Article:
Since organic farming eschews the use of pesticides, plants need to be protected from insect pests in other ways so as part of a multi-faceted approach to achieve that, the final step of transplanting, once seedlings are in the ground, is covering them up.
Covering the rows of plants to protect them from predatory bugs is a common technique used in Canada. Depending on the material, row cover can also provide insulation that protects against frost and increases soil temperatures; particularly beneficial for heat loving plants such as tomatoes, eggplant and chillies.

Setting up the row cover involves a few basic steps:

  1. Cutting wire or tubing that is rigid enough to drape the row cover over into regular pieces that will be long enough to span the plant beds.
  2. Pushing the wire or tubing into the ground on either side of the planted rows at regular intervals (5-7 feet or 2-3m) so they look like hoops sticking out of the ground.
  3. Cutting the row cover so it’s a little bit longer than the bed that needs to be covered.
  4. Pulling the row cover over the wire hoops ensuring it’s fairly taut.
  5. Securing the row cover at either end of the bed and on each side of the hoops. This can be achieved using rocks, soil or bags of either and is the most tedious part of it all.

This was our method for any transplants from the greenhouse but for plants that were directly seeded it was much quicker; there’s no need for hoops since the plants lift the cover as they grow.

What is row cover exactly?

Any material used as a protective cover for plants; there are different weights and grades available in a variety of widths and lengths. At Chelsea Gardens we used two types, both lightweight synthetics; the majority of it was referred to as row cover with the second type known as protectnet which is more robust, more expensive, doesn’t insulate as much and looks sexier since you can actually see the plants through it. In the pic to the right the row of transplanted pak choy on the left is under hoops with protectnet over the top while the direct seeded turnips, radishes, mustard greens and arugula or rocket are under row cover simply laid on top of the earth.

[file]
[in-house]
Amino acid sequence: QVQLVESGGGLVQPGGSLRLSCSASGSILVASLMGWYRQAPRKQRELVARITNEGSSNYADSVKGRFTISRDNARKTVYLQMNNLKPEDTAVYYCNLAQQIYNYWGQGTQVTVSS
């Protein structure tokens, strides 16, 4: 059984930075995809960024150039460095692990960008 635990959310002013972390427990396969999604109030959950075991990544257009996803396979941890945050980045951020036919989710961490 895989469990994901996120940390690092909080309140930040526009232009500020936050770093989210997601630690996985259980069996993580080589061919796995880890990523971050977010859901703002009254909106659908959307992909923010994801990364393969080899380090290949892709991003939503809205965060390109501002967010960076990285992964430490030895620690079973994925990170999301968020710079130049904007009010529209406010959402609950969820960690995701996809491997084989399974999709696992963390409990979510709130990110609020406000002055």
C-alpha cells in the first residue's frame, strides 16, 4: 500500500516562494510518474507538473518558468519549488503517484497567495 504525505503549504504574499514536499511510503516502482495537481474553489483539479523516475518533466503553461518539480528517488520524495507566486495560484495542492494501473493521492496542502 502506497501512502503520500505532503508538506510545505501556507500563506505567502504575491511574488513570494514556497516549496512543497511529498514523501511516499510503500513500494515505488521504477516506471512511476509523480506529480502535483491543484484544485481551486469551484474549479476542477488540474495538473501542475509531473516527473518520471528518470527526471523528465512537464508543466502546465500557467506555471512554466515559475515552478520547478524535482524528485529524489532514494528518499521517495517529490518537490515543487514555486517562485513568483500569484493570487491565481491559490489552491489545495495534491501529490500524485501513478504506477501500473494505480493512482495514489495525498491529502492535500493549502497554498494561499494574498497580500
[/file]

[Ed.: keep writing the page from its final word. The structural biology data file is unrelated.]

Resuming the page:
Unfortunately row cover is typically made from petroleum products and although the materials can be reused they are fairly flimsy and easily damaged but still seem to be the best solution given insect problems and the short growing season. The only other idea I had for something equivalent would be silk which would be stronger but could be equally light weight and prohibitively expensive.

Transplanting, transplanting, transplanting

Once seedlings have been hardened off adequately and deemed ready to go into the ground it’s time to head to the field. In spring there was lots of transplanting for the farm team; when a single week saw us undertake a massive effort with cucumbers, zucchini, tomatoes, tomatillos, ground cherries, squash, melons and eggplant go in and there was head lettuce, napa cabbage, pak choi, kale or cabbage to plant almost every other week.

Bed preparation typically includes a light hoe or even a flame weed (although this tends to be used before direct seeding) to help reduce weed pressure although this might be skipped it has been rototilled recently. Once it’s time to plant we hope for a cool, slightly overcast day with rain in the afternoon but the main thing is to get them in the ground; they may only be small plants but they will eventually use up the nutrients in the planter trays and become root bound. It’s lovely when the soil is a bit ‘fluffy’ and it’s easy to dig your hands in to make a space for the new plants but of course it’s not always ideal conditions and when we did leeks on a wet day into clay soil it felt like an uphill battle.

Watering them in is an essential step, generally achieved the low tech way with watering cans, although we did skip it if it was raining hard enough.










The transplants can look pretty sad (like the lettuces in the pic on the left) when they first go in but somehow they miraculously manage to survive, perking up (see middle pic) and eventually turn into fully grown plants ready to harvest (more like those same lettuces in the pic on the right).